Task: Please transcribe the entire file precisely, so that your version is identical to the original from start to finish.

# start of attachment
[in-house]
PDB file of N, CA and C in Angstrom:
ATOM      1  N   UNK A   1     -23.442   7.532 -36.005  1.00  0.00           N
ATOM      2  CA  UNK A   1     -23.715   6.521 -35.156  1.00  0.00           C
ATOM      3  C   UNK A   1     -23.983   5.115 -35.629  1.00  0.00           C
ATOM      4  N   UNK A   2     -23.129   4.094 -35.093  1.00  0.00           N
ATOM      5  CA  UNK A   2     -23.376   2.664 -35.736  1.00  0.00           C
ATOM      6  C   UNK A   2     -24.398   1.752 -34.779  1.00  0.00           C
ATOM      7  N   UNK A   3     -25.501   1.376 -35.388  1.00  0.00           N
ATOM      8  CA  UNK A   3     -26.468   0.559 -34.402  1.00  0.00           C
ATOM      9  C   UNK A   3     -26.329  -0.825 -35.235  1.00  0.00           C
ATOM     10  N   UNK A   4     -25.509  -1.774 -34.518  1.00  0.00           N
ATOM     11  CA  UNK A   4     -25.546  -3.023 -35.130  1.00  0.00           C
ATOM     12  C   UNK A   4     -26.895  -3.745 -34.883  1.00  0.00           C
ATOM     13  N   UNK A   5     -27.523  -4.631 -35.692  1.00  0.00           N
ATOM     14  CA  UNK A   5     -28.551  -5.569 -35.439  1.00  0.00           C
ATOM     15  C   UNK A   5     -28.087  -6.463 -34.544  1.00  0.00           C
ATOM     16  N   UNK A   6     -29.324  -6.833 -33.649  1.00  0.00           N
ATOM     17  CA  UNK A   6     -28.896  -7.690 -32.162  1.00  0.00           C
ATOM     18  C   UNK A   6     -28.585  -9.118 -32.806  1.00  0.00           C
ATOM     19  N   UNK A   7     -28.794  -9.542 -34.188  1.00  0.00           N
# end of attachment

[in-house]
PDB file of N, CA and C in Angstrom:
ATOM      1  N   UNK A   1     -23.442   7.532 -36.005  1.00  0.00           N
ATOM      2  CA  UNK A   1     -23.715   6.521 -35.156  1.00  0.00           C
ATOM      3  C   UNK A   1     -23.983   5.115 -35.629  1.00  0.00           C
ATOM      4  N   UNK A   2     -23.129   4.094 -35.093  1.00  0.00           N
ATOM      5  CA  UNK A   2     -23.376   2.664 -35.736  1.00  0.00           C
ATOM      6  C   UNK A   2     -24.398   1.752 -34.779  1.00  0.00           C
ATOM      7  N   UNK A   3     -25.501   1.376 -35.388  1.00  0.00           N
ATOM      8  CA  UNK A   3     -26.468   0.559 -34.402  1.00  0.00           C
ATOM      9  C   UNK A   3     -26.329  -0.825 -35.235  1.00  0.00           C
ATOM     10  N   UNK A   4     -25.509  -1.774 -34.518  1.00  0.00           N
ATOM     11  CA  UNK A   4     -25.546  -3.023 -35.130  1.00  0.00           C
ATOM     12  C   UNK A   4     -26.895  -3.745 -34.883  1.00  0.00           C
ATOM     13  N   UNK A   5     -27.523  -4.631 -35.692  1.00  0.00           N
ATOM     14  CA  UNK A   5     -28.551  -5.569 -35.439  1.00  0.00           C
ATOM     15  C   UNK A   5     -28.087  -6.463 -34.544  1.00  0.00           C
ATOM     16  N   UNK A   6     -29.324  -6.833 -33.649  1.00  0.00           N
ATOM     17  CA  UNK A   6     -28.896  -7.690 -32.162  1.00  0.00           C
ATOM     18  C   UNK A   6     -28.585  -9.118 -32.806  1.00  0.00           C
ATOM     19  N   UNK A   7     -28.794  -9.542 -34.188  1.00  0.00           N